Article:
In the same month Mawdudi accepted a teaching position at Lahore’s Islamiyah College, but afraid of restrictions on his freedom of speech, he refused to take a salary.[60] His openly political classroom lectures were popular with the students.[61] A number of prominent Jama‘at members were students at the college at the time and became Mawdudi’s followers after hearing his lectures.[62] The lectures, however, raised the ire of the college administration, and of the Unionist Party government of Punjab, which found them inflammatory. Troubled by his rising popularity, it urged the college to dismiss him.[63] The college administration sought to curb his tongue by offering him a salary, but Mawdudi left the college in the summer of 1940, convinced that the cause of Islam would not fare well so long as the government was hostile to it.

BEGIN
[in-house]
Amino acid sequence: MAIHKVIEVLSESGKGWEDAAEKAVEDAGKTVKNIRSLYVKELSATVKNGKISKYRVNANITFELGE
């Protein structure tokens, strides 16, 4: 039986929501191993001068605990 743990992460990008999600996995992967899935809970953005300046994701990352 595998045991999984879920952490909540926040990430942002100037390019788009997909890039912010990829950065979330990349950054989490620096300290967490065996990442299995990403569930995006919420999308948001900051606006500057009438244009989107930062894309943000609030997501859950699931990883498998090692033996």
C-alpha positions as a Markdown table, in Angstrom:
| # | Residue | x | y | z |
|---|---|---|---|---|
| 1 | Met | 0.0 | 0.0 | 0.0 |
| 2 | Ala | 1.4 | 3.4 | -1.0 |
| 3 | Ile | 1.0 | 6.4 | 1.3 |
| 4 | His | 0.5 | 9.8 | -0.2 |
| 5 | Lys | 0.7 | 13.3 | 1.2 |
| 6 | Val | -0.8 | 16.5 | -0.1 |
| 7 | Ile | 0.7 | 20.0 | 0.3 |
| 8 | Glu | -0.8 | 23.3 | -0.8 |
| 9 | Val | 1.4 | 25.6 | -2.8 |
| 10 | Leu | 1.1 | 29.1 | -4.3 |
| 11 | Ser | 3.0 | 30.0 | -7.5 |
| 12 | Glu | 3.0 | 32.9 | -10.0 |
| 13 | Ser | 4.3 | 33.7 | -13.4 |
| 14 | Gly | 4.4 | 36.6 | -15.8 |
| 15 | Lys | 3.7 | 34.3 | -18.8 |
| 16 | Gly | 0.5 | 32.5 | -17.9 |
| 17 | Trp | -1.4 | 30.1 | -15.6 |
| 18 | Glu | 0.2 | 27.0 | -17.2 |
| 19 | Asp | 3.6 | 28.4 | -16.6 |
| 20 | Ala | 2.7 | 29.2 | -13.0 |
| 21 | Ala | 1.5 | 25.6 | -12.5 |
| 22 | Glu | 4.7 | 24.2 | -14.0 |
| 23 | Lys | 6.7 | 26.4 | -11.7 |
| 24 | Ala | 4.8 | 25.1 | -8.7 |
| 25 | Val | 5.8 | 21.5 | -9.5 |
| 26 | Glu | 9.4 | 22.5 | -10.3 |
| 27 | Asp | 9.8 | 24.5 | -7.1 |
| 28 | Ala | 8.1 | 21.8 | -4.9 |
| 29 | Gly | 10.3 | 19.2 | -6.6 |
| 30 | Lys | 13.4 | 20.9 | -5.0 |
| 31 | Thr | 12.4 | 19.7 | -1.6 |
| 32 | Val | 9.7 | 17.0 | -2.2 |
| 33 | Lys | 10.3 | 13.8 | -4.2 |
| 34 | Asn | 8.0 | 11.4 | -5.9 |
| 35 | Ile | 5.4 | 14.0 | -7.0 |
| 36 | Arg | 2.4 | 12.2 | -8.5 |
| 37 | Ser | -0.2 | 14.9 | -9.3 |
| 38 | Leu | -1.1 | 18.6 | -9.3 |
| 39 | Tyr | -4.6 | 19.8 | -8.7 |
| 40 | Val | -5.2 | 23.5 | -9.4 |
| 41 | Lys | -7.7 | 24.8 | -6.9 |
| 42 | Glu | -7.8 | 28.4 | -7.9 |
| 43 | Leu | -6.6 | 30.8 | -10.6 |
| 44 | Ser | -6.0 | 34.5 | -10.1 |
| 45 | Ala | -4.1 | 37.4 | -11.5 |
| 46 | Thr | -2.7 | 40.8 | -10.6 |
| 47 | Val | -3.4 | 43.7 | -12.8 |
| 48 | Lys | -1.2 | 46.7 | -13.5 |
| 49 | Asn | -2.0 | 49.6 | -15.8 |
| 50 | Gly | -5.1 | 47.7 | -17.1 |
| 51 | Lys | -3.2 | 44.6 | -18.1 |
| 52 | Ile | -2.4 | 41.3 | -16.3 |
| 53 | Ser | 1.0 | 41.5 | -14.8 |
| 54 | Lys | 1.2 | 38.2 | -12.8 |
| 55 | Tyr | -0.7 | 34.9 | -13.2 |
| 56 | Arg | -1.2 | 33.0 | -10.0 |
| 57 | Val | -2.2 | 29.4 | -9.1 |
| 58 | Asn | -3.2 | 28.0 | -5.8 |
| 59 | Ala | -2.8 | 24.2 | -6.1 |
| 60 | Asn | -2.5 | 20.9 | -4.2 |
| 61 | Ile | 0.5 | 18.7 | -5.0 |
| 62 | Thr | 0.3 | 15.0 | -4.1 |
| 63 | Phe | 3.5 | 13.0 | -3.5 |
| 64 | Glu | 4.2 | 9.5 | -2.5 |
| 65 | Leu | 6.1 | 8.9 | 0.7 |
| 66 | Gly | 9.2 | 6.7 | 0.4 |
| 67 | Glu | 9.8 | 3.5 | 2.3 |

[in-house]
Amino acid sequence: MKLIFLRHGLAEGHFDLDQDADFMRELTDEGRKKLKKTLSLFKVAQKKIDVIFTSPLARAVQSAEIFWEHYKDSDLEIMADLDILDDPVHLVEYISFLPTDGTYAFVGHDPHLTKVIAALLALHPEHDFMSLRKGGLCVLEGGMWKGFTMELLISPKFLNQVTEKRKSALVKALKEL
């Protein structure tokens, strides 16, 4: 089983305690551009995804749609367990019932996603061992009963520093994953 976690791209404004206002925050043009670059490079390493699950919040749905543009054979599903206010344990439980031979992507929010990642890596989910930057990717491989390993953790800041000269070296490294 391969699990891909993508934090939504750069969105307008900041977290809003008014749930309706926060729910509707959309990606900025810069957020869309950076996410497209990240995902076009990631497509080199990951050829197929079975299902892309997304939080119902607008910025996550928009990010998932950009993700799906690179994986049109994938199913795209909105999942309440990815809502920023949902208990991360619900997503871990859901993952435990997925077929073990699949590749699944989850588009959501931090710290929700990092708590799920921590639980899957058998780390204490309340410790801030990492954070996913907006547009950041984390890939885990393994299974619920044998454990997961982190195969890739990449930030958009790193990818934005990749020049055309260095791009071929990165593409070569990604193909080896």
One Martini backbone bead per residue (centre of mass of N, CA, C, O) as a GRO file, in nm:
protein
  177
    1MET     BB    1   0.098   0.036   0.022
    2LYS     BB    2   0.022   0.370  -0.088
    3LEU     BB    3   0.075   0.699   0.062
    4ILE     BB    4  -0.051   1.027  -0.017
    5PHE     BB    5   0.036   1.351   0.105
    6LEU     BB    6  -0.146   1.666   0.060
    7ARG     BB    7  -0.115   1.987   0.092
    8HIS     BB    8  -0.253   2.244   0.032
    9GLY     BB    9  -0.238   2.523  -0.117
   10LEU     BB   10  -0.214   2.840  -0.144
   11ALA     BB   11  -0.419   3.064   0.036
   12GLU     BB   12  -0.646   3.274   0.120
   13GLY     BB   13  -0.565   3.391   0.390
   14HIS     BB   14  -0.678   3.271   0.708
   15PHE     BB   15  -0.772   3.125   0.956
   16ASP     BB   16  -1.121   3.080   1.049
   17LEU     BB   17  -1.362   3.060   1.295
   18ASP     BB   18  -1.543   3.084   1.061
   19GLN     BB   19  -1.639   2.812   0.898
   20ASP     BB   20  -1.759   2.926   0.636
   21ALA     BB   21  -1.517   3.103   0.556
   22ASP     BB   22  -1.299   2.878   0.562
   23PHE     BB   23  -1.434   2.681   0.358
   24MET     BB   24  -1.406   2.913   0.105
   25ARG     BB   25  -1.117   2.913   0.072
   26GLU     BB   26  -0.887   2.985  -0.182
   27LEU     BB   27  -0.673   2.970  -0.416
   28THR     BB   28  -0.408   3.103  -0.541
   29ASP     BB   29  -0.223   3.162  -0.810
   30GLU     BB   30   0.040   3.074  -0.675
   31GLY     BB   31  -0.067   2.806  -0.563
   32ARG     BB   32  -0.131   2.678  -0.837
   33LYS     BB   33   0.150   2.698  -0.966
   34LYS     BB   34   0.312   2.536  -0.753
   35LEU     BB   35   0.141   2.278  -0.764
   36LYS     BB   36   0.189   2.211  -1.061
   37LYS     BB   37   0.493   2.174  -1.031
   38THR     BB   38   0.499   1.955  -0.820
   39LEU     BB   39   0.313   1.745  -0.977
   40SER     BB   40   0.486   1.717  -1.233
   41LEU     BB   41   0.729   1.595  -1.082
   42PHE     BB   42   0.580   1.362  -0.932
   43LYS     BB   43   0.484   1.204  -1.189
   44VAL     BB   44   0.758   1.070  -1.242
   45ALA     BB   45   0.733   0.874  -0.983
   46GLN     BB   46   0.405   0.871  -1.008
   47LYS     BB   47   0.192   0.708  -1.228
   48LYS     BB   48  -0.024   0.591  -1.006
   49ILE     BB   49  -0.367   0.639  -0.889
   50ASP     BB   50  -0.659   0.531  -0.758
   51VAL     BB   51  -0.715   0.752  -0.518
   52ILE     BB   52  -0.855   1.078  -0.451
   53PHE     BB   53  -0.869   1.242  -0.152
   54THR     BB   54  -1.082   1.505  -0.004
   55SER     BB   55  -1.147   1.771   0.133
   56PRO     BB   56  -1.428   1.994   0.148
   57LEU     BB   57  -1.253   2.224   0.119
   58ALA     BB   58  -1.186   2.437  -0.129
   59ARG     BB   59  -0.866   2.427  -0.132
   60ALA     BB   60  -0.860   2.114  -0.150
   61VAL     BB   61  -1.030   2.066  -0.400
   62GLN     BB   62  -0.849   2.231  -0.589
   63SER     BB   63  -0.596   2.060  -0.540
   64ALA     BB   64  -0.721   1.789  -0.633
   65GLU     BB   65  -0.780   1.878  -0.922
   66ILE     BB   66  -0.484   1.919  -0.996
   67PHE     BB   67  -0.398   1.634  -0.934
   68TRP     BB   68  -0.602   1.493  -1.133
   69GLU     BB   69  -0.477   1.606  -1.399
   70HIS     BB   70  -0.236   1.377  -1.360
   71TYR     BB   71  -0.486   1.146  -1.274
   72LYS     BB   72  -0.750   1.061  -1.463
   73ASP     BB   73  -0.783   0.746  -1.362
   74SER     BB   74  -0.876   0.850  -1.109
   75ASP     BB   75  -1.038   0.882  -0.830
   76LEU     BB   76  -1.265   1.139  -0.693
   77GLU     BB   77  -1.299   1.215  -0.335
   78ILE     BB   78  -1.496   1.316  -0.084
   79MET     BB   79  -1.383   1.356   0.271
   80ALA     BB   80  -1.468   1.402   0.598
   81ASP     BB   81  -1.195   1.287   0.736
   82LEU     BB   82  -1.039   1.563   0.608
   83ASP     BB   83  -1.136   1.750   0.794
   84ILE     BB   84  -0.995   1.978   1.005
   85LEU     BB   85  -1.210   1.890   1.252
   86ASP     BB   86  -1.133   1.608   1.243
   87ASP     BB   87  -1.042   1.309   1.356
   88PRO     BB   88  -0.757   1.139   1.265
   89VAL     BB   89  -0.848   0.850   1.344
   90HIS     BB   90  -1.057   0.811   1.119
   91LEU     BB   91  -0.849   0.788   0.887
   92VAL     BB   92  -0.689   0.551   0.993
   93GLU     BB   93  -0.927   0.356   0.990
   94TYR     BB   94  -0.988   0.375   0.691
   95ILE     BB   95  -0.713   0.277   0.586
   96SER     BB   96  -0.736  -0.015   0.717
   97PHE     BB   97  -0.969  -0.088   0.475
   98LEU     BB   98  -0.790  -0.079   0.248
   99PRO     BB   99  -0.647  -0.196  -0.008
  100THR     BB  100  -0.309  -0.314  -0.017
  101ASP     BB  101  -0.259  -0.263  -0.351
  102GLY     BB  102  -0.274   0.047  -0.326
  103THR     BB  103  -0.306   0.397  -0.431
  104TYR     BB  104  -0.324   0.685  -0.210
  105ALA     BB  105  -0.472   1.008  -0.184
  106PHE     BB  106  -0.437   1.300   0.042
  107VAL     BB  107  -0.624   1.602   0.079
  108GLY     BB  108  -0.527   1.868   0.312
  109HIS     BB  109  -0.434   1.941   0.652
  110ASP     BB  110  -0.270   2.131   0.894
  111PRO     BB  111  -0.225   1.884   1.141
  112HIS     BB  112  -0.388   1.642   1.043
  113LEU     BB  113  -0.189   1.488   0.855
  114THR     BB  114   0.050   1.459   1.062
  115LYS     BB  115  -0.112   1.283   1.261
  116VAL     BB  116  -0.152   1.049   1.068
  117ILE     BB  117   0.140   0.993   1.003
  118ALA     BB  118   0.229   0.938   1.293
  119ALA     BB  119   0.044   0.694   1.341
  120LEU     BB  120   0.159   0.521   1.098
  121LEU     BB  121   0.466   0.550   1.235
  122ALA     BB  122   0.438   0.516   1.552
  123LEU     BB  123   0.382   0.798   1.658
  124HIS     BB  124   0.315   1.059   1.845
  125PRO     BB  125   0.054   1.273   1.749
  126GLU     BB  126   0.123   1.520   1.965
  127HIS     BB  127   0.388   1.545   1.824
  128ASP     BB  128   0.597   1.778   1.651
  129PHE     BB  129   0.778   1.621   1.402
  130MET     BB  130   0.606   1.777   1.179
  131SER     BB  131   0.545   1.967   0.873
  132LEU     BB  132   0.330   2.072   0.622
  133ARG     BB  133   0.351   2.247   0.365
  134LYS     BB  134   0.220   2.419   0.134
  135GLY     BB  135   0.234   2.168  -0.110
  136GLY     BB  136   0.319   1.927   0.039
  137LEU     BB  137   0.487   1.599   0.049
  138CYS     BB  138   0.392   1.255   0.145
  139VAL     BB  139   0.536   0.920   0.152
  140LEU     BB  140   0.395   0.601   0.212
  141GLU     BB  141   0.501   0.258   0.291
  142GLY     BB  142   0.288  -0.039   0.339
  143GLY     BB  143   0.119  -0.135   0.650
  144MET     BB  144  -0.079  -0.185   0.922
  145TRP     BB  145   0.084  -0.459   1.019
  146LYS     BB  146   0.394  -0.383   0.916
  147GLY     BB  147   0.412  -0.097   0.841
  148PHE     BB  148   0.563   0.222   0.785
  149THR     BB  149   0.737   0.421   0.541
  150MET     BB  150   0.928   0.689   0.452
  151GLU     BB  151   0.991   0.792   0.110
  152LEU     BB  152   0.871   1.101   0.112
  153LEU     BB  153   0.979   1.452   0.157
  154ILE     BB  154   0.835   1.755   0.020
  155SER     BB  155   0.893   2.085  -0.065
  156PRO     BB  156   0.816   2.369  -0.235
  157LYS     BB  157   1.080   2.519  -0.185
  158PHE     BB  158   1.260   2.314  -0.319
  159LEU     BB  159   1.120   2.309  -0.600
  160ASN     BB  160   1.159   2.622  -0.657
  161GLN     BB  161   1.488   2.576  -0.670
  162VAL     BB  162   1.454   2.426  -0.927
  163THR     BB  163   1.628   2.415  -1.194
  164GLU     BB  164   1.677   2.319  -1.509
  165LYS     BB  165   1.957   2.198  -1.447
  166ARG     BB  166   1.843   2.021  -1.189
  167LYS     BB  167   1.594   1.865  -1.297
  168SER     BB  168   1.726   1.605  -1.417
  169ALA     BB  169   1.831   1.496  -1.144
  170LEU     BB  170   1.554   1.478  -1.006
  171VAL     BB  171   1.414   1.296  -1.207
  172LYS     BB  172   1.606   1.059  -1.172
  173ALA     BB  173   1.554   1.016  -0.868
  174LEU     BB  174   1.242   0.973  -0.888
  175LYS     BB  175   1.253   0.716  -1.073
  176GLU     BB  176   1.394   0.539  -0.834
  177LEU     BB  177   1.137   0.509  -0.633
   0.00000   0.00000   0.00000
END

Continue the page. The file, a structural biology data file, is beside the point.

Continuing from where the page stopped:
Mawdudi wrote and traveled extensively during this period, delivering numerous lectures on the relation of Islam to politics. His audience was, by and large, composed of Muslim intellectuals, and because of that his discourse remained focused on educational concerns. During his tours he frequently visited Muslim schools such as the Aligarh Muslim University, the Muslim Anglo Oriental College of Amritsar, the Islamiyah College of Peshawar and the Nadwatu’l-Ulama in Lucknow. The accolades of the intellectuals greatly encouraged him and gave him confidence to discuss his ambitions more openly.[64] It was to them that, in 1939–1940, he first publicly proposed the creation of a new party, viewing it as the logical end of any struggle in the path of Islam, and the harbinger of a successful revival (tajdid) movement.[65] In a letter to Zafaru’l-Hasan (d. 1951) of Aligarh Muslim University, dated a.h. 23 Rabi‘u’l-Thani 1357 (1938–1939),[66] Mawdudi wrote of the political predicament before the Muslims and the Muslim League’s inability to formulate a solid ideological position to solve it. Alluding to his personal ambitions, he wrote that “preferably, such Muslim luminaries as ‘Allamah Mashriqi, Mawlana Husain Ahmad Madani, Dr. Khayri, Mawlana Azad Subhani or Mr. Durani should initiate and lead this effort,” but because they were not “likely to provide the necessary guidance,” the mantle of leadership, Mawdudi implied, would by default fall on his shoulders.[67] The names cited by Mawdudi ran the gamut of Muslim political opinion. Having found them incapable of providing the leadership necessary, Mawdudi was suggesting that he alone was able to give Muslims the leadership they needed. His lines to Zafaru’l-Hasan also revealed the extent to which his thinking was influenced by the politics of the Muslim League. For “the envisioned veritable organization” of which he wrote to Zafaru’l-Hasan was to “serve as a "rear guard’ [written in English] to the Muslim League.”[68] The consolidation of the Jama‘at’s agenda was thus predicated upon the vicissitudes of the League’s politics.